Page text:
Masta Ace life and biography

Masta Ace picture, image, poster

Masta Ace biography

Date of birth : 1966-12-04
Date of death : -
Birthplace : Brooklyn, New York, U.S.
Nationality : American
Category : Arts and Entertainment
Last modified : 2011-12-13
Credited as : Rapper, member of Juice Crew, eMC band

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Duval Clear, known better by his stage name Masta Ace, is a rapper from Brownsville, Brooklyn. He appeared on the classic 1988 Juice Crew posse cut "The Symphony". He is noted for his high level of rapping skill and for influencing other MCs, including Eminem.

The career of rap star Masta Ace has nearly spanned the life of the mainstream American hip-hop movement. With his streetwise wordplay, deep bass beat, and lyrics about ghetto life, Masta Ace is an East Coast rapper whose audience has spread to the West Coast and Europe. Early in his career, he was a member of the legendary Juice Crew--a late-1980s hip-hop "posse" that included such artists as Marley Marl, MC Shan, Big Daddy Kane, and Biz Markie. Although he grew disillusioned with the music business and took a three-year break from recording in the late 1990s, Masta Ace returned with 2001's full-length album Disposable Arts, and remains a major presence in the world of hip-hop.

Born Duval Clear and raised by a hard-working single mother, Masta Ace grew up in the Brownsville projects of Brooklyn. In the late 1970s he joined a deejay crew; by the early to mid-1980s, Masta Ace told Underground Sound magazine online, he was "poppin' and electric boogie dancing, and writing graf[fiti].... I started writing my first rhymes probably in 1978 or '79."

Masta Ace got his big break in 1987, when he won first prize in a rap contest: six hours in the studio of hip-hop star Marley Marl. At the time, he was on summer break from the University of Rhode Island, from which he graduated with a degree in marketing in 1988. It was a year after the rap contest that Masta Ace took his turn at Marley Marl's studio. After proving his mettle, Marley Marl invited the young rapper to participate in his first compilation, 1988's Marley Marl's in Control, Vol. I. The album included two songs by Masta Ace: "Simon Says" and "Keep Your Eyes on the Prize," which also appeared on Masta Ace's debut double A-sided single. Also on the album is the multi-artist track "The Symphony, Part 1," in which Masta Ace raps alongside Big Daddy Kane, Kool G Rap, and Craig G. "The only reason I was even on "The Symphony" was because MC Shan backed out at the last minute, not wanting to 'play himself' by being on a song with a bunch of new cats," Masta Ace told Underground Sound. "I was only there at the session to observe.... It's funny because I could have easily not been there that day ... it was pure luck ... or fate."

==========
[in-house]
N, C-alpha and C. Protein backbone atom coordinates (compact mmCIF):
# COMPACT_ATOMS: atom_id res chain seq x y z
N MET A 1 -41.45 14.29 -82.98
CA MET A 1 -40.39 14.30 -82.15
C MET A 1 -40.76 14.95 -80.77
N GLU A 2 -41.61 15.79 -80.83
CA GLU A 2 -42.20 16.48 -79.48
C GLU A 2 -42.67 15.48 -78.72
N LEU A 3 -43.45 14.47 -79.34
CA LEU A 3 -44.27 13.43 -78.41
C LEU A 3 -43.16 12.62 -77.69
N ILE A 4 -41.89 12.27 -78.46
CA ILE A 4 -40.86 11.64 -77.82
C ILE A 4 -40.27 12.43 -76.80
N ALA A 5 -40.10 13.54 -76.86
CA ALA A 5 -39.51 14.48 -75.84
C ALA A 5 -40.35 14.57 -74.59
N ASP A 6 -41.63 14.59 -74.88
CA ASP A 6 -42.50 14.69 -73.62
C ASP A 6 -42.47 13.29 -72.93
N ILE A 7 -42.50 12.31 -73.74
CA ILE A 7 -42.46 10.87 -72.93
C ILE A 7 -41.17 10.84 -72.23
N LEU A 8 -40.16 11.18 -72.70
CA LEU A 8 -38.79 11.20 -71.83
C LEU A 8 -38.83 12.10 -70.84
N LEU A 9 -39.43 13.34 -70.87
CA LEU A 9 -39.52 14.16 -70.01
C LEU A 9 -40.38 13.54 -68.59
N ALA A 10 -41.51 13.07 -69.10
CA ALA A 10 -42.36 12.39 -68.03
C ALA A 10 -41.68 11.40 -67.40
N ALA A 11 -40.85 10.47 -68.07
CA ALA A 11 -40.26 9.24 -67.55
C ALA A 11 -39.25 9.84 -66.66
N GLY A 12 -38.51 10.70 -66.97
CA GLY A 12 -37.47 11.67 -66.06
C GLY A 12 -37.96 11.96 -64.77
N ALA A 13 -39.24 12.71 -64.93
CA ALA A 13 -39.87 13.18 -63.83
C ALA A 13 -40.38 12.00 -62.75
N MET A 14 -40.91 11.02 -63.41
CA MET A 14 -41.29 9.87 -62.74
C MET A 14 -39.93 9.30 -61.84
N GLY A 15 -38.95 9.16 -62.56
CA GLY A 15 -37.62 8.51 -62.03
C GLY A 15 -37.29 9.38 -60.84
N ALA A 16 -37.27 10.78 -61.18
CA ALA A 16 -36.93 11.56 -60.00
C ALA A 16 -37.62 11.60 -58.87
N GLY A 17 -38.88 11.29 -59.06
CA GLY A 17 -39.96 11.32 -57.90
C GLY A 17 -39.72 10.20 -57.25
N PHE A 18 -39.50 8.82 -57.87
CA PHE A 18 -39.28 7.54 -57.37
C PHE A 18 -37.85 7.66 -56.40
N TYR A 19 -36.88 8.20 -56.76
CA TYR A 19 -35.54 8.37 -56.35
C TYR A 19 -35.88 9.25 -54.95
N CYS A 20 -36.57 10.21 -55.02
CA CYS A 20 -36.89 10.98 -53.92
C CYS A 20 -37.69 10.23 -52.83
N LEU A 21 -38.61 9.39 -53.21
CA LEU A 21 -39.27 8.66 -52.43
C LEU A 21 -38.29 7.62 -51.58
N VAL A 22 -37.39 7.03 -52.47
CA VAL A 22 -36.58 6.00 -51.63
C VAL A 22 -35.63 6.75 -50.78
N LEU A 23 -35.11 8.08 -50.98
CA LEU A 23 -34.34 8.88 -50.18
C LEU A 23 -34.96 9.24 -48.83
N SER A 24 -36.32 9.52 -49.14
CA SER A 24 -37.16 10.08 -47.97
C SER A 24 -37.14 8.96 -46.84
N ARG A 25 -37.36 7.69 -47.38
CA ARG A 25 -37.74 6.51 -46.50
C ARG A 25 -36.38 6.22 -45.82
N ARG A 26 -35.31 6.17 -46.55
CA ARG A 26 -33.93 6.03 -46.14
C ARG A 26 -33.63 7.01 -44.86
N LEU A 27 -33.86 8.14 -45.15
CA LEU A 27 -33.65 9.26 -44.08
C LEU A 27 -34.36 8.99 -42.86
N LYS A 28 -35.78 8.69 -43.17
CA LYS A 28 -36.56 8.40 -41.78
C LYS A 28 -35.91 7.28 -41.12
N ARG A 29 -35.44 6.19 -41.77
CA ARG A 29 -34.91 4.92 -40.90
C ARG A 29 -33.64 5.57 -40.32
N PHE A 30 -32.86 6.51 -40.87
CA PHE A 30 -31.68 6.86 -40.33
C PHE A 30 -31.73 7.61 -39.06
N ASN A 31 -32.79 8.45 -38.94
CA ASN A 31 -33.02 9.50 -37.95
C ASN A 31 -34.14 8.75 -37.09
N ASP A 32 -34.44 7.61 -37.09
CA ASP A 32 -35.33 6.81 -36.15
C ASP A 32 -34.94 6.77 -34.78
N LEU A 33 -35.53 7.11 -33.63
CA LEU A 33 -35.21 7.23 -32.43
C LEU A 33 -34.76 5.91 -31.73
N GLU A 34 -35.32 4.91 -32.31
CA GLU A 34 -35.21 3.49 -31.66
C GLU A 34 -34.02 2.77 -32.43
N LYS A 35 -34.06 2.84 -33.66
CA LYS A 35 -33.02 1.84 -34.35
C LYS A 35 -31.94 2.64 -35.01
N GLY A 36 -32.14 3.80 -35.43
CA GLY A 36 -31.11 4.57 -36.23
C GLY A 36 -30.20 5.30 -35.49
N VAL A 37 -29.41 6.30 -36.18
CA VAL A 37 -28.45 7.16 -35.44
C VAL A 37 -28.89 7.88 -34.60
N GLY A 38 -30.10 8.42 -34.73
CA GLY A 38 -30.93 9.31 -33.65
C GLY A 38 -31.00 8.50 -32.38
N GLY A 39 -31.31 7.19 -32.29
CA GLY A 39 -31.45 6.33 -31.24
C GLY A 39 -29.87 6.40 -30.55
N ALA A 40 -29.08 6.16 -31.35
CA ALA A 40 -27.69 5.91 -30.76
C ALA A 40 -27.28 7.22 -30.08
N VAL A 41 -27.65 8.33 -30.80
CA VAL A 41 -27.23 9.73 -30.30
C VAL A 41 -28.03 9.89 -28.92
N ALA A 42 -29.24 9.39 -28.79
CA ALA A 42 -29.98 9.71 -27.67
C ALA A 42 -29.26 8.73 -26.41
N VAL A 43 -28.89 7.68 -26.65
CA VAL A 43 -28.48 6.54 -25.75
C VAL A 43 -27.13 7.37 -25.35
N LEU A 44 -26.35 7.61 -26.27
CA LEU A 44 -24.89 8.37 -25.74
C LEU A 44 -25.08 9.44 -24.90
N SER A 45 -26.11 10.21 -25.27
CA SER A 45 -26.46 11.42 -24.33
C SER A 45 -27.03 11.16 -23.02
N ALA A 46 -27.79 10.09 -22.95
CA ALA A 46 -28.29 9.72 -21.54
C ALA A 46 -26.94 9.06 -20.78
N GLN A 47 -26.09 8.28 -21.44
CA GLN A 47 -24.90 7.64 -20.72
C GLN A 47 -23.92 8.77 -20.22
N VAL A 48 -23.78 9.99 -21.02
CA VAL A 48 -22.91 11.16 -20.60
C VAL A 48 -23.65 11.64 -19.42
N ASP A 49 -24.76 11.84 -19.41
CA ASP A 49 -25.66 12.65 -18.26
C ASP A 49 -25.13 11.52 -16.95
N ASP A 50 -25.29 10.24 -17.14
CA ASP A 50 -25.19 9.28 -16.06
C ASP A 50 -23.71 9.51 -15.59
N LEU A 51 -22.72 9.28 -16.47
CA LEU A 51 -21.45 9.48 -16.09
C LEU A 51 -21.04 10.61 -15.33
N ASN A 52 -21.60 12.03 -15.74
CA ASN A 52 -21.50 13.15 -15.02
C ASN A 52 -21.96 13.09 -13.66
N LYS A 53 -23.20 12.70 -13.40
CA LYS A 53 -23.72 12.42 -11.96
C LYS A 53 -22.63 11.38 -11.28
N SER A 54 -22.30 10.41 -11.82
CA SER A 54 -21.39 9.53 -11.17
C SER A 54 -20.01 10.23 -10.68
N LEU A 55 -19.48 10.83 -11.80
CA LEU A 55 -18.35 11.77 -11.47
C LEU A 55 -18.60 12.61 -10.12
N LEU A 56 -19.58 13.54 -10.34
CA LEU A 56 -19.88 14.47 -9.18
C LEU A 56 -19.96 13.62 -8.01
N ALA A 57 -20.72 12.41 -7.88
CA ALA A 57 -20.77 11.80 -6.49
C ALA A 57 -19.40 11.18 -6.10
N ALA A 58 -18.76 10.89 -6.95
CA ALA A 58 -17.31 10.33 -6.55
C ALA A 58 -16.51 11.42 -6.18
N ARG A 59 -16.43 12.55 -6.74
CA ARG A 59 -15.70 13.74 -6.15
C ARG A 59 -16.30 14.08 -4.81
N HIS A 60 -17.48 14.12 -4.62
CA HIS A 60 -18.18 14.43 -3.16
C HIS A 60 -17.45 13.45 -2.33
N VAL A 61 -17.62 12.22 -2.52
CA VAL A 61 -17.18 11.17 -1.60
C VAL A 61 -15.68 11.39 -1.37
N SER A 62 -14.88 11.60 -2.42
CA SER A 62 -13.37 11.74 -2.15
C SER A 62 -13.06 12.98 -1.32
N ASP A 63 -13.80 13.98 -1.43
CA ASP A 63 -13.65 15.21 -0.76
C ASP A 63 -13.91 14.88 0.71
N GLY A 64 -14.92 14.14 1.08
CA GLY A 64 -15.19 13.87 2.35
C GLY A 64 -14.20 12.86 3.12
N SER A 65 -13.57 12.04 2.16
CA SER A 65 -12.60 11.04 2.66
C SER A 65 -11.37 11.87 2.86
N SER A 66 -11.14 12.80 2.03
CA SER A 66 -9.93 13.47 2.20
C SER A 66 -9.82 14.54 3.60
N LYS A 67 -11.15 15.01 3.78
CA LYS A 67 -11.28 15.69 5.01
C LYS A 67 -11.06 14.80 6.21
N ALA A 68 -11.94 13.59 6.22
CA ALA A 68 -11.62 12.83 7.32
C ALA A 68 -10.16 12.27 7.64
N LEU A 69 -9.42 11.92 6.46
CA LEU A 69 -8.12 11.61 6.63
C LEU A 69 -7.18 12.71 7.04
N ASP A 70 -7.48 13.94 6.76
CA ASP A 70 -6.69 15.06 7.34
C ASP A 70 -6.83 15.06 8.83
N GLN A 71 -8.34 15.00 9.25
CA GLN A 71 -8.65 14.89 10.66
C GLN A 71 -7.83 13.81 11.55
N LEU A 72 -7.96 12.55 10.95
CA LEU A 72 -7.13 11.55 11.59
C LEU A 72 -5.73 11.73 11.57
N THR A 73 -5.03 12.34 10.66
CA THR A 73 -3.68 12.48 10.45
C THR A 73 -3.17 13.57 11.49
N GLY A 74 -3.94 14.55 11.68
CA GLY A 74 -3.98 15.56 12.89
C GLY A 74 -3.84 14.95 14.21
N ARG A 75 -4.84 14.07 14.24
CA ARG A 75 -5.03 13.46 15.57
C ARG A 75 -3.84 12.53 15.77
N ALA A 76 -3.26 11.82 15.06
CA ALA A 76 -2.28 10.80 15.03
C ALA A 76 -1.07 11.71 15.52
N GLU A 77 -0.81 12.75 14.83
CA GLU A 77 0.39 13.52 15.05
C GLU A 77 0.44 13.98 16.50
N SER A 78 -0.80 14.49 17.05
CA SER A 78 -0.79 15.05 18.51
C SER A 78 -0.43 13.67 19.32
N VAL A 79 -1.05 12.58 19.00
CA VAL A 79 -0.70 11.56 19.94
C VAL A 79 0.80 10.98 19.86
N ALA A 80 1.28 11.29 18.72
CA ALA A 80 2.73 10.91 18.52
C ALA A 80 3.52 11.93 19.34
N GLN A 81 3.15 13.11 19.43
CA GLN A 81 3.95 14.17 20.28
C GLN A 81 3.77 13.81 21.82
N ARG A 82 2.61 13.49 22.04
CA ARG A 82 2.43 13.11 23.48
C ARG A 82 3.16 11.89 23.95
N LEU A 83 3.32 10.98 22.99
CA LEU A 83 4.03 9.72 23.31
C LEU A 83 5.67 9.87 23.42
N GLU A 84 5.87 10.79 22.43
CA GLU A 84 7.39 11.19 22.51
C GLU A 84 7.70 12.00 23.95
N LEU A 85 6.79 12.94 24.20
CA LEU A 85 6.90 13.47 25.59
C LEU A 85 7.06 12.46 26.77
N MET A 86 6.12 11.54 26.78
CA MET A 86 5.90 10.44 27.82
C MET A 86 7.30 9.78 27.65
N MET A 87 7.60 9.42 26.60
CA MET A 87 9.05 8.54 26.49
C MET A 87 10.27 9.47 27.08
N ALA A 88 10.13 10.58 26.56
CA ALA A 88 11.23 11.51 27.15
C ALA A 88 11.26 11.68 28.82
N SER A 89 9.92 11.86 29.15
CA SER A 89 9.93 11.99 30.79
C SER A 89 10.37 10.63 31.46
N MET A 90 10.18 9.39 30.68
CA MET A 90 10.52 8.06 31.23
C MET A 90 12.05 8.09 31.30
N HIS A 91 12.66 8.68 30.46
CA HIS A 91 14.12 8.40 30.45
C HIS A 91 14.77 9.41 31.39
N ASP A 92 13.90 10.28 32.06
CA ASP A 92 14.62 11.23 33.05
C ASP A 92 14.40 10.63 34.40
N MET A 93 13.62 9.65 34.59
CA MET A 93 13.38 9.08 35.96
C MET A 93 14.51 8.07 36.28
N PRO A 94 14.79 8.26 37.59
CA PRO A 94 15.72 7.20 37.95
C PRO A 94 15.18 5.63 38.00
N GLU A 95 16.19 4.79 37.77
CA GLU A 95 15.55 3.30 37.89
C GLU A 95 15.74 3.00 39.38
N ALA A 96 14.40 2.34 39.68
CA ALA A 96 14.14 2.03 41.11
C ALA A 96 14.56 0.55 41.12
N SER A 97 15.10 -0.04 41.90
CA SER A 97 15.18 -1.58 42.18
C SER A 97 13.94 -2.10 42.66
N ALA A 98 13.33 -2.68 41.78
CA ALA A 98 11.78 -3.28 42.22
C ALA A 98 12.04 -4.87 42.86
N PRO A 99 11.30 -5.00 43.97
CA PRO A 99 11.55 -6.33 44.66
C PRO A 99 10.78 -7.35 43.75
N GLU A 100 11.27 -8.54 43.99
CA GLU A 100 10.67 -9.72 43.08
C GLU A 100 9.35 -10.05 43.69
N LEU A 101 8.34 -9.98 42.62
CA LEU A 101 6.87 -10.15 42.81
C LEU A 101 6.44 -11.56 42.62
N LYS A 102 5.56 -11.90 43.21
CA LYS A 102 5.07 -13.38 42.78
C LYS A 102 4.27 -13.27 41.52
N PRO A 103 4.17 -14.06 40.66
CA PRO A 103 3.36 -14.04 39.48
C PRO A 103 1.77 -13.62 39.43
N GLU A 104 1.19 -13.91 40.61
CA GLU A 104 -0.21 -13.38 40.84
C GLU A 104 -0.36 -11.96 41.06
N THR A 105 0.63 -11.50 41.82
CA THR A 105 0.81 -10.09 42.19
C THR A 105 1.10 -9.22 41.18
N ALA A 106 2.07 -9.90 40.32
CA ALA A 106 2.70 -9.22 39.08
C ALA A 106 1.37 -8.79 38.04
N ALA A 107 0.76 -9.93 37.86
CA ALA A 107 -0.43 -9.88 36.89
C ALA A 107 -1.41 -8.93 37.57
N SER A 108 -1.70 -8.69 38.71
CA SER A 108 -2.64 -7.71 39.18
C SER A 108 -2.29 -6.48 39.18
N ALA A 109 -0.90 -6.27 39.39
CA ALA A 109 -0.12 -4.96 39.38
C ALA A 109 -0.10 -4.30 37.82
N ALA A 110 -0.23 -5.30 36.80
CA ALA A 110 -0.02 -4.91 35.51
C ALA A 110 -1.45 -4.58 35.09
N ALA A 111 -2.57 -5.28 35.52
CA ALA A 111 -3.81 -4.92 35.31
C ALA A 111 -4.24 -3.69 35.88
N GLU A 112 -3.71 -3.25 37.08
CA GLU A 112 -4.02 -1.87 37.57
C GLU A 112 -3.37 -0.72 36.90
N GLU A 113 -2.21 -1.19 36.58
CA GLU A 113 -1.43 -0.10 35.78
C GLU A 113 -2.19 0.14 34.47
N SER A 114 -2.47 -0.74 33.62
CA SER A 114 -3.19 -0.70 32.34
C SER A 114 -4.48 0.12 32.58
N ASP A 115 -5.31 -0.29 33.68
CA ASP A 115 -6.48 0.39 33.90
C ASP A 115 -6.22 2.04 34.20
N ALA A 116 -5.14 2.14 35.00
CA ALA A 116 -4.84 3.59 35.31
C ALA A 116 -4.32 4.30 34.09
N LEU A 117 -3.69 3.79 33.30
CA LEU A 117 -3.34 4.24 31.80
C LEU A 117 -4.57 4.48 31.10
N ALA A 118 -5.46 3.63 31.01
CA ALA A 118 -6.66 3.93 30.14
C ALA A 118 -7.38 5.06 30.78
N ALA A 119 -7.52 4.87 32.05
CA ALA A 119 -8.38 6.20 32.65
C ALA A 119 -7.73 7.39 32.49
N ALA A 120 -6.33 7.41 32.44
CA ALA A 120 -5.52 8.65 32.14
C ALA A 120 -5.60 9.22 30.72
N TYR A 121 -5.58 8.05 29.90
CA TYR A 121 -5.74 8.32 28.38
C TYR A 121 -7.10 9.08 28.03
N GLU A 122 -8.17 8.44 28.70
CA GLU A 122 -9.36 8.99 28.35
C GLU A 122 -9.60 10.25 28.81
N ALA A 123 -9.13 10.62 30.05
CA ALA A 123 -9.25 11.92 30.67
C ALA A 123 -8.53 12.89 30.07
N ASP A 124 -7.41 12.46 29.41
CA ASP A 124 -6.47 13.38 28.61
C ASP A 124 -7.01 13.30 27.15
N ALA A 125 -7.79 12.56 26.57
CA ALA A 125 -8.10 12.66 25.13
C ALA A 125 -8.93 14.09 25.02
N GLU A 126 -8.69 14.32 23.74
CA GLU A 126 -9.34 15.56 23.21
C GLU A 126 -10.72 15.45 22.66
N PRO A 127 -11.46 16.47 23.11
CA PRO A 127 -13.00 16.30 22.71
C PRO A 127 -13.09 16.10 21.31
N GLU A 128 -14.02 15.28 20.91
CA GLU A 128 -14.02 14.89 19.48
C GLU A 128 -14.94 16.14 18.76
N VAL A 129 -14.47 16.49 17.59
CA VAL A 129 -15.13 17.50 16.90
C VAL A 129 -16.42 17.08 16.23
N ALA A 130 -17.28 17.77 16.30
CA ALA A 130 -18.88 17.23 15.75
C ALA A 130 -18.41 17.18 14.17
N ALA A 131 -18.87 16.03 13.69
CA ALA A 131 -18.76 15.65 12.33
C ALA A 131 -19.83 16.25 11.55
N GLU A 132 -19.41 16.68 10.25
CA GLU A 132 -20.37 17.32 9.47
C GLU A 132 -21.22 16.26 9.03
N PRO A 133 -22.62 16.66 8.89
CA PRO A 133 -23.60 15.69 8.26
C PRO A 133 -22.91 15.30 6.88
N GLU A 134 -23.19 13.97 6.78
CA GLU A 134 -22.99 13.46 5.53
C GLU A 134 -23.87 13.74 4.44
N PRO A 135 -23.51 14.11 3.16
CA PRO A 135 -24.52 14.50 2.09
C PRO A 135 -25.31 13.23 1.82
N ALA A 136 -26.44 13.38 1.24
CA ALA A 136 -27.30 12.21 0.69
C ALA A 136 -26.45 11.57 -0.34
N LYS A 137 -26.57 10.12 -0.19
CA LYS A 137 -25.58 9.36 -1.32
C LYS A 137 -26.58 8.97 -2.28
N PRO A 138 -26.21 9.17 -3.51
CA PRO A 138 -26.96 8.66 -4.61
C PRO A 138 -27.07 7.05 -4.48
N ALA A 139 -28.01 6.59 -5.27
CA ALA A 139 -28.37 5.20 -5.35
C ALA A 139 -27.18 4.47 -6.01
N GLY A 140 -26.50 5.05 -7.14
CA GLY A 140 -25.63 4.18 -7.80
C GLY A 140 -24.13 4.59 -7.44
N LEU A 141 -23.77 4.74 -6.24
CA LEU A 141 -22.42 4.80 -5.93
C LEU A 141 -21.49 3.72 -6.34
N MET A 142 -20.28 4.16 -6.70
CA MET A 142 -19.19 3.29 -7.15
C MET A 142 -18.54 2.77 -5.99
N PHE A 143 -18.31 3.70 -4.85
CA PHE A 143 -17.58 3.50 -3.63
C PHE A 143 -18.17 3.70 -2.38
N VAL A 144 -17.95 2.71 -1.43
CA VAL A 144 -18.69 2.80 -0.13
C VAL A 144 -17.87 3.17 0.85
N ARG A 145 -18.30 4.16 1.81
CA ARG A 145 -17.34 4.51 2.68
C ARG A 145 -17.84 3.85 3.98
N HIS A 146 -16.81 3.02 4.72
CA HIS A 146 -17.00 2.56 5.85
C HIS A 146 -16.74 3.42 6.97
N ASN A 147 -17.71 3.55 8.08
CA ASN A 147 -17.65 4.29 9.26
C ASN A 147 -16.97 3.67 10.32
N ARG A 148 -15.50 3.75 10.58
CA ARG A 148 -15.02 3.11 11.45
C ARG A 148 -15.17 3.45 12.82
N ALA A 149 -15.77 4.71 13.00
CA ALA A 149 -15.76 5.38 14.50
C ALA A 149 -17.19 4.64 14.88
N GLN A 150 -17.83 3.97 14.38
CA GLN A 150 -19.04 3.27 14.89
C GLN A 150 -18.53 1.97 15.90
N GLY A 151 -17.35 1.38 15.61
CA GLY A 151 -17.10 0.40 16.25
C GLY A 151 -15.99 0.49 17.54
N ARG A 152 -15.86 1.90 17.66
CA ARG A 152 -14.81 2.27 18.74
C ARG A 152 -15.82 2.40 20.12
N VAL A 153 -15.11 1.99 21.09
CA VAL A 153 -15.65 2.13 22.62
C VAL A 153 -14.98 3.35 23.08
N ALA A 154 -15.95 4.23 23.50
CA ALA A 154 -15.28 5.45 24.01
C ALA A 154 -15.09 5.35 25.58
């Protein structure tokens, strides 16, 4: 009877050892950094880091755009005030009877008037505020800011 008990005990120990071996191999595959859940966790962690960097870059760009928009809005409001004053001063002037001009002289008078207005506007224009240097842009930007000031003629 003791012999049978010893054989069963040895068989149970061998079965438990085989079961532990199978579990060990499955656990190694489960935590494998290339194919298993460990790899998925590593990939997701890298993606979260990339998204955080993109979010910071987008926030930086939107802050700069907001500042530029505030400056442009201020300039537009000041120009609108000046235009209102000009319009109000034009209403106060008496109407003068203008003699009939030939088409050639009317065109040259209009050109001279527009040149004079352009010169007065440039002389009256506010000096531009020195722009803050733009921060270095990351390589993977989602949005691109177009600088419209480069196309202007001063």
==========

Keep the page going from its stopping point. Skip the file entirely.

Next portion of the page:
In Control-- and especially "The Symphony"--garnered rave reviews; for Masta Ace, the album earned him membership in Marley Marl's legendary Juice Crew--a posse of rappers including Biz Markie, Roxanne Shante, and others. The album was also a stepping-stone to a successful recording career. Soon after the release, Masta Ace signed a contract with Cold Chillin' Records, Marley Marl's New York City label, and recorded his debut LP, 1990's Take a Look Around. Although the LP included the hit song "Me and the Biz," which led to Masta Ace's first music video, the Cold Chillin' label did not give priority to the album's promotion.

Take a Look Around was not a commercial success, and for three years after its release, little was heard from Masta Ace. The rapper quietly changed labels, signing with Los Angeles-based Delicious Vinyl, and teamed up with the group Brand New Heavies to record a track on their 1992 album Heavy Rhyme Experience, Vol. I.

Not until 1993 did Masta Ace--now billed as the trio Masta Ace Incorporated, with Lord Digga and Paula Perry--released his second full-length LP, Slaughtahouse. Previously considered an East Coast rapper, with this new album he entered new terrain, fusing West Coast sound with an East Coast sensibility. Included was the hit "Born to Roll," which brought the album into the national spotlight. "With the success of 'Born to Roll,' a whole new audience discovered me for the first time," Masta Ace told iMusic Urban Showcase, noting that he called his signature sound "Brooklyn bass music."